Getting Past Your Dental Fears And Learning About Technology

Several years ago I decided to take a trip to the dentist after skipping multiple appointments for over 15 years. I truly had a dental anxiety and had a hard time getting over my fears. Thankfully, my dental visit went smoothly with only four cavities identified. What I did find from this dental visit was that there was a great deal of new information and technology that I had been missing out on. Laser-based technology and digital imaging are just a few examples. With this blog, I want you to understand that you can get over your fears and learn about this new technology like I did, so enjoy the information.

3 Questions To Ask When Getting Dental Implants

Dentist Blog

Dental implants are a great way to replace missing teeth. They sit in the jawbone like natural teeth, which makes them durable. If you are considering getting dental implants, check out these three questions you should ask your dentist first. 

1. Do You Need a Bone Graft?

Your jawbones do a lot of work, but one job is to support the teeth. As a result, when you lose teeth, the jawbone may atrophy. The more teeth you're missing and the longer the teeth have been missing, the more severe the atrophy.

Unfortunately, you need a strong healthy jawbone to support dental implants. Luckily, you can get a bone graft to add volume to the bone. In addition, since the jawbone fuses with the titanium implant, the implant continues to stimulate the jawbone, keeping it strong and healthy.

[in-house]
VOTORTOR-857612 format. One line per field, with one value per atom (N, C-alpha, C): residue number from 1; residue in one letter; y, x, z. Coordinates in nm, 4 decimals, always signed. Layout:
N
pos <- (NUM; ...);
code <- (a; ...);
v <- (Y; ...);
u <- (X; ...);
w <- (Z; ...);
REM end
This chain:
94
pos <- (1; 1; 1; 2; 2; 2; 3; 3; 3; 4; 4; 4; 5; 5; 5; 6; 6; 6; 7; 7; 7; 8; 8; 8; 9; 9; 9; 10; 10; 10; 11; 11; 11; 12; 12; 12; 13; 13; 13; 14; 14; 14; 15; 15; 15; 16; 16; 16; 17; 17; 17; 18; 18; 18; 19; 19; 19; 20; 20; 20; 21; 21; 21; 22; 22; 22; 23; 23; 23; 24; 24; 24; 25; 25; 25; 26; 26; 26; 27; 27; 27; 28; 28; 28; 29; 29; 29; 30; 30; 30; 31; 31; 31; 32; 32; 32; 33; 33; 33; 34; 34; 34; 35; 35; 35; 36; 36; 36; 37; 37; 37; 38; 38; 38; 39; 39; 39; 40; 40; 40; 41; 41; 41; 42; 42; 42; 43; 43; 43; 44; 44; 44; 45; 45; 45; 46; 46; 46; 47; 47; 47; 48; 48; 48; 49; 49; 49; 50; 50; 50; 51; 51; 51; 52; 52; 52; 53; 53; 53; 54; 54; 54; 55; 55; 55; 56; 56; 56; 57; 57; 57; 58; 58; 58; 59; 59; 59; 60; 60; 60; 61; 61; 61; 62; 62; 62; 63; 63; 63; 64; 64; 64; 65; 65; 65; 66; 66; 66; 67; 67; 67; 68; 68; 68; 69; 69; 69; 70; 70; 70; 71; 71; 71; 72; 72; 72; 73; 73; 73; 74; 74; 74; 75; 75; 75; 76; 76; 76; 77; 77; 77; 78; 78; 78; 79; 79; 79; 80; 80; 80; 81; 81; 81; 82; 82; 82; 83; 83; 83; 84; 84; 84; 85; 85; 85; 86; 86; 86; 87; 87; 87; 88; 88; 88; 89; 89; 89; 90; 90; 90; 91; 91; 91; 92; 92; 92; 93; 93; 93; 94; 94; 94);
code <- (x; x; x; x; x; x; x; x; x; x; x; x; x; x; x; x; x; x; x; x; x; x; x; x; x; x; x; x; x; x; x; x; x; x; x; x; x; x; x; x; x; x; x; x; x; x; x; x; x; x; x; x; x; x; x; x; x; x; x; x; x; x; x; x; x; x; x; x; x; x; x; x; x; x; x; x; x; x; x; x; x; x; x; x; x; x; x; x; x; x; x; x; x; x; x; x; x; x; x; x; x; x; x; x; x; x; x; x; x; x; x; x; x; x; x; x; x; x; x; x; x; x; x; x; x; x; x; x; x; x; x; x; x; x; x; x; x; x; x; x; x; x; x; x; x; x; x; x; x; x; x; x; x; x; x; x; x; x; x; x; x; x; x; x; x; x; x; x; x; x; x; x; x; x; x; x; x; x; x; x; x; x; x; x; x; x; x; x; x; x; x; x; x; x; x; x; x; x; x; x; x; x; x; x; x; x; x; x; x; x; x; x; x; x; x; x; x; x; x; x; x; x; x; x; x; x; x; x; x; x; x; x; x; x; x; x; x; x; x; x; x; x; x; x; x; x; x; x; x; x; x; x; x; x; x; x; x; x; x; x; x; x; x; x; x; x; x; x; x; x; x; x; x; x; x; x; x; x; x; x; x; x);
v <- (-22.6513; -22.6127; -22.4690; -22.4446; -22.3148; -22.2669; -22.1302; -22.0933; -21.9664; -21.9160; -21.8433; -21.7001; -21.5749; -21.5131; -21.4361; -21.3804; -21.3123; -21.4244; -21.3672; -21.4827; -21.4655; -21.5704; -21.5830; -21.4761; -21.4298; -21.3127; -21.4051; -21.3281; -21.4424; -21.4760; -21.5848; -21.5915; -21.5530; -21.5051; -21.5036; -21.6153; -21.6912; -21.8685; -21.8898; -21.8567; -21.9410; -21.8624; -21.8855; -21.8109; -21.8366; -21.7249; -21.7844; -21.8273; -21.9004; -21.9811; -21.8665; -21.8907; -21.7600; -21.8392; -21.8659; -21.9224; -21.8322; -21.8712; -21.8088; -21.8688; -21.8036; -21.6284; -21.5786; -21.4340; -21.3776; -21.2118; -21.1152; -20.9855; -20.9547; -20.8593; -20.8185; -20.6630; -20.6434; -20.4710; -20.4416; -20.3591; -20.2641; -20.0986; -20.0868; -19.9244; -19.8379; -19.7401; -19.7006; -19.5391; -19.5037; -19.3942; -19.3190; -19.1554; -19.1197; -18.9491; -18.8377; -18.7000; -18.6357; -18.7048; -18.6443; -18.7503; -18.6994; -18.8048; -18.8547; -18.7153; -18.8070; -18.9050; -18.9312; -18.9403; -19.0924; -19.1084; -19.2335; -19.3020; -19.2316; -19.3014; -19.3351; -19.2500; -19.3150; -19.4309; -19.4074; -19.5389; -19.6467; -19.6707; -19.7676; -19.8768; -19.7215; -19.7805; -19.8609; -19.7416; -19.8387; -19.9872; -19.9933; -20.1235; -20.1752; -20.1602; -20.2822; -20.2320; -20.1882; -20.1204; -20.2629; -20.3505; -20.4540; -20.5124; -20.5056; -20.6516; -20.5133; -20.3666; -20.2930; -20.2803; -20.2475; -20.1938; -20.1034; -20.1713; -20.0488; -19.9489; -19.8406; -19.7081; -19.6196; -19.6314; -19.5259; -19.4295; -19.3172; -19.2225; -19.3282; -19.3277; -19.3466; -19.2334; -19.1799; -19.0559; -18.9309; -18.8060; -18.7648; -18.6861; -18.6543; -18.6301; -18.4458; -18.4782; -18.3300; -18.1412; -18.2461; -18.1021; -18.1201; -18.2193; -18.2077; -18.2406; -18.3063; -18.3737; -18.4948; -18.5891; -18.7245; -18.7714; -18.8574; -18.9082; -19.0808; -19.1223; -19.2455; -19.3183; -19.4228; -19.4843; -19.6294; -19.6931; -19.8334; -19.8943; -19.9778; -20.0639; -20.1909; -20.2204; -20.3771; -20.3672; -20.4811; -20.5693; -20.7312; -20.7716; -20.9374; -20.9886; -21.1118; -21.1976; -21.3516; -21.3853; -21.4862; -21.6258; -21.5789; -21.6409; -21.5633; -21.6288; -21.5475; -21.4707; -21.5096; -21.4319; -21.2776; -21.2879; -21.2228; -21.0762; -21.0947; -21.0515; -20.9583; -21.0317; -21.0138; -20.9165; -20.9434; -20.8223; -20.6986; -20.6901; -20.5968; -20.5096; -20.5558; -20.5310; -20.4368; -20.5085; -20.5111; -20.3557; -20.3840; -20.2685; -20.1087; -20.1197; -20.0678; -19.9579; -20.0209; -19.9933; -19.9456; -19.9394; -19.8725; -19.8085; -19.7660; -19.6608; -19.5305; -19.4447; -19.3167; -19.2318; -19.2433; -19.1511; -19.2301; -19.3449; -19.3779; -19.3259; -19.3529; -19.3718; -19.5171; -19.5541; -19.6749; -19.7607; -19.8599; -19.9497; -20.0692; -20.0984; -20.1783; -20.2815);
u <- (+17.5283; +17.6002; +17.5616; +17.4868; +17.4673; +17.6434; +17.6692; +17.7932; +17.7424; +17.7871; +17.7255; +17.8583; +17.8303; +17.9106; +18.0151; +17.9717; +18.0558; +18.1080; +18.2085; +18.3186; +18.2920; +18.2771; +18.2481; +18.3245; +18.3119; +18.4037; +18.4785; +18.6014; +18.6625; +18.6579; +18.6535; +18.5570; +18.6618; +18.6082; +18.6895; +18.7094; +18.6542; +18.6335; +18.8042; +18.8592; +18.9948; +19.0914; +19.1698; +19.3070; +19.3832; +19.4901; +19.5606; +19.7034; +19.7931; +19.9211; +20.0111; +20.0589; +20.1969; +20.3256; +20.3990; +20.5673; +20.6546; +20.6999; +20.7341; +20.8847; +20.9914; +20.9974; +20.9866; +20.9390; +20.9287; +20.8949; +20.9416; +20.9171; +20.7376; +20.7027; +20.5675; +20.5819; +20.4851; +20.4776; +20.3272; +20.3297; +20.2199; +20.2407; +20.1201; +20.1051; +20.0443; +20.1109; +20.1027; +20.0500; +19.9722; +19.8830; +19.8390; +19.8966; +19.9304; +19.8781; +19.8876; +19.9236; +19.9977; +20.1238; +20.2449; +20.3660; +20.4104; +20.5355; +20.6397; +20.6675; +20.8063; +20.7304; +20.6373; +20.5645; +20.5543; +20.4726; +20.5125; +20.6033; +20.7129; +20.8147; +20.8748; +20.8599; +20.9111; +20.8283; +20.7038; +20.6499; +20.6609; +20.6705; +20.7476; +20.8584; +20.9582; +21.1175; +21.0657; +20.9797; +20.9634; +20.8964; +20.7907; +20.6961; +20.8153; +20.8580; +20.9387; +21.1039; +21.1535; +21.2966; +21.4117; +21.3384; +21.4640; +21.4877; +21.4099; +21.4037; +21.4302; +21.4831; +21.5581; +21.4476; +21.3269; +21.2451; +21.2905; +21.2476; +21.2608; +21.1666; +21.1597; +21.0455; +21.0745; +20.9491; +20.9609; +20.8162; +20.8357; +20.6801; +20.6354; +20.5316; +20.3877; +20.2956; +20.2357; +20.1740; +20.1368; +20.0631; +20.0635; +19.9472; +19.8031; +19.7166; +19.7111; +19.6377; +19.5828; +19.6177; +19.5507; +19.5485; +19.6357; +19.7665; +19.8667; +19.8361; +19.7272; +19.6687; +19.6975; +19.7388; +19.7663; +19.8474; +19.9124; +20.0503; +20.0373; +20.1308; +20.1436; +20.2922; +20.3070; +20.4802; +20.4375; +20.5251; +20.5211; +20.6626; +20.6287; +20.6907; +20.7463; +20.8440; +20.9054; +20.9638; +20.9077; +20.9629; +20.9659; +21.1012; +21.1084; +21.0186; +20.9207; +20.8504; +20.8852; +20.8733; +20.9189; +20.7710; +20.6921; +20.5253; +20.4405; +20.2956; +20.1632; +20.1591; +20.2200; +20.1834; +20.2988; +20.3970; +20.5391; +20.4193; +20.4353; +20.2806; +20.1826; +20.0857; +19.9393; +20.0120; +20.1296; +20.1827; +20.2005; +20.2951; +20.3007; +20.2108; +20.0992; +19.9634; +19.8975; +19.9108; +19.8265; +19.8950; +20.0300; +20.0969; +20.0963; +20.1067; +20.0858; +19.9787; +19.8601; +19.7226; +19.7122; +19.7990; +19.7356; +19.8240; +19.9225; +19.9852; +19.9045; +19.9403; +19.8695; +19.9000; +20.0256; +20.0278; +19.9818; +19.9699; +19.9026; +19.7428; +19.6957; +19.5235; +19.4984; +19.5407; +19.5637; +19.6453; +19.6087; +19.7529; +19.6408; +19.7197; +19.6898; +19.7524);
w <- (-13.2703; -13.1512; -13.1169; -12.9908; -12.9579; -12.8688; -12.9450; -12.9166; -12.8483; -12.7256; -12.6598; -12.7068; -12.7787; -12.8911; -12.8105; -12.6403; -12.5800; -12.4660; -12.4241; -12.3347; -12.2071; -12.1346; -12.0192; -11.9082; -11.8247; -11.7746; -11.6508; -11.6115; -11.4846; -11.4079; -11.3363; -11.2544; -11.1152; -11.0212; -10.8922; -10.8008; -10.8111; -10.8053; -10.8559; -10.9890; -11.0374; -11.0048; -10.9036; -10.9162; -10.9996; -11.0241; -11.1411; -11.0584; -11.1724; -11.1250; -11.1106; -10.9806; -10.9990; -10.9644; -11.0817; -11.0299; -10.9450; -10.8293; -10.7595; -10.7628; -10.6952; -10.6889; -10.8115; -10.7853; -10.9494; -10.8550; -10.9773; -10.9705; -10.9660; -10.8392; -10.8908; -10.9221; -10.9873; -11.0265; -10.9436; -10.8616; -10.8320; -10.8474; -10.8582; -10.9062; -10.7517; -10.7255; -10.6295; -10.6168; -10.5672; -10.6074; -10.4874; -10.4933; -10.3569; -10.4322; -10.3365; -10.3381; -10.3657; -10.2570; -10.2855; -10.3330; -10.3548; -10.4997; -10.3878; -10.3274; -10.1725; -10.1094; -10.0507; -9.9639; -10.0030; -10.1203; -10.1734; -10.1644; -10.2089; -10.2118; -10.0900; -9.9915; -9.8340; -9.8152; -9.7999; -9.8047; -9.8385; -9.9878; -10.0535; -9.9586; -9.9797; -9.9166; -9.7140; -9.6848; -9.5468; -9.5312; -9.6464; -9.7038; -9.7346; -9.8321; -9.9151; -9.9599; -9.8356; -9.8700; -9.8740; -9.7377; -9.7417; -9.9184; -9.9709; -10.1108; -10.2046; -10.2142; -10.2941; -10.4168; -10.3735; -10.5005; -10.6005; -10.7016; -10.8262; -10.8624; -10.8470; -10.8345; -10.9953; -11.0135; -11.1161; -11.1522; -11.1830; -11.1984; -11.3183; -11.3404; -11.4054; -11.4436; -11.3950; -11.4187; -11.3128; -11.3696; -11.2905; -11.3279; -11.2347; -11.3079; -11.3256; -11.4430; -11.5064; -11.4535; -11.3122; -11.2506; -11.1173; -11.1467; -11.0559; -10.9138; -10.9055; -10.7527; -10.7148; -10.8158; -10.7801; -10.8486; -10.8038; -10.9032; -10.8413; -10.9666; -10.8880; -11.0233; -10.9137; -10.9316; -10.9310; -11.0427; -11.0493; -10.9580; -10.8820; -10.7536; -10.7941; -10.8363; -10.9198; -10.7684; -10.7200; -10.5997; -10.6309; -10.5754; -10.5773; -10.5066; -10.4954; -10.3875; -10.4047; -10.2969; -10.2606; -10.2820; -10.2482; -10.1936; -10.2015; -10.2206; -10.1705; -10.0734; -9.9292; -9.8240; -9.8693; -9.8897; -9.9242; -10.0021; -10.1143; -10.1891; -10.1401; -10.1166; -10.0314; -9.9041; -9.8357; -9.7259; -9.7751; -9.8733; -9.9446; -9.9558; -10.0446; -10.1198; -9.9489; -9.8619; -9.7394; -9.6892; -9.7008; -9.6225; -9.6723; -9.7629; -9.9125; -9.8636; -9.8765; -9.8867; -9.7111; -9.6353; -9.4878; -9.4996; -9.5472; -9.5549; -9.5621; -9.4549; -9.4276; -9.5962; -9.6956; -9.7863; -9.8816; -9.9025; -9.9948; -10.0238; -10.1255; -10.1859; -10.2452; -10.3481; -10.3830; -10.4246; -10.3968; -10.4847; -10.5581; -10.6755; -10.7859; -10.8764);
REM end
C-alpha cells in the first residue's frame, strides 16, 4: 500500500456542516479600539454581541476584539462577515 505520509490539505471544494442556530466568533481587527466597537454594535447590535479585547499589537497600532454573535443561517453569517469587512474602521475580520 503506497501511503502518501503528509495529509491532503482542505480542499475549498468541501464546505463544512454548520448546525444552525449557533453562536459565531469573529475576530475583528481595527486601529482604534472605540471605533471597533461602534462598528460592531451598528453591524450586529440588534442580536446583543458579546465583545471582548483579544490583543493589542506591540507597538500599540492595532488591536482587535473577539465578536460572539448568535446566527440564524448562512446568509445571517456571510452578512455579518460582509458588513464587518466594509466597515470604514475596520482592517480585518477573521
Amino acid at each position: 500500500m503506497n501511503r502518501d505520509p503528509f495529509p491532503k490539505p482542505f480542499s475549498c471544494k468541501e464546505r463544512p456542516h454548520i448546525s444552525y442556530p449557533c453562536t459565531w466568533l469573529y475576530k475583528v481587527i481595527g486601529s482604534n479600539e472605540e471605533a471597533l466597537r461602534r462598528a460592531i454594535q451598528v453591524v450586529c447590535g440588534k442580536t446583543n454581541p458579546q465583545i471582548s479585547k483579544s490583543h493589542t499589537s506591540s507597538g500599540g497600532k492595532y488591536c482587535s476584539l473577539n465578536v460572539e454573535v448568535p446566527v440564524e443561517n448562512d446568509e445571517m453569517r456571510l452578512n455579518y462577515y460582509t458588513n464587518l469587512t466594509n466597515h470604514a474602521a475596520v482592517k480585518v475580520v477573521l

2. Are There Better Alternatives?

Single implants consist of an implant, abutment, and dental crown, making it great if you have one missing tooth. However, if you have multiple teeth missing in a row, you may want to ask about alternatives.

Instead of a traditional dental bridge, the dentist can use an implant-supported bridge to replace more teeth. For example, the dentist can use two titanium implants to support a bridge that replaces three to four teeth. Similarly, ask about implant dentures if you're missing an entire row of teeth.

Of course, you can also choose traditional dental bridges and dentures, but they are not as durable. Plus, traditional dental bridges put a strain on healthy teeth, and the dentist must permanently alter those same healthy teeth by removing enamel so the dental bridge fits properly.

3. How Much Will It Cost?

On average, a single dental implant costs about $2,400 to $3,000, and that doesn't include the abutment and crown, which can add $500 to $3,000. Additional costs may come from needing bone grafts, sinus lifts, and extractions.

Naturally, much of the cost depends on the number of titanium implants. For this reason, it's financially wiser to choose an implant dental bridge or an implant denture plate instead of multiple single implants.

Typically, your insurance won't cover any part of the dental implant, but they may pay for other necessary services, such as extraction. If a sinus lift or bone graft is also medically necessary, dental insurance may cover some of the cost.

Dental implants are almost like natural teeth, making them a great tooth-replacement option. Whether you're missing one tooth or all your teeth, there is a solution for you. If you would like to know more about dental implants, contact a dentist today.


22 February 2023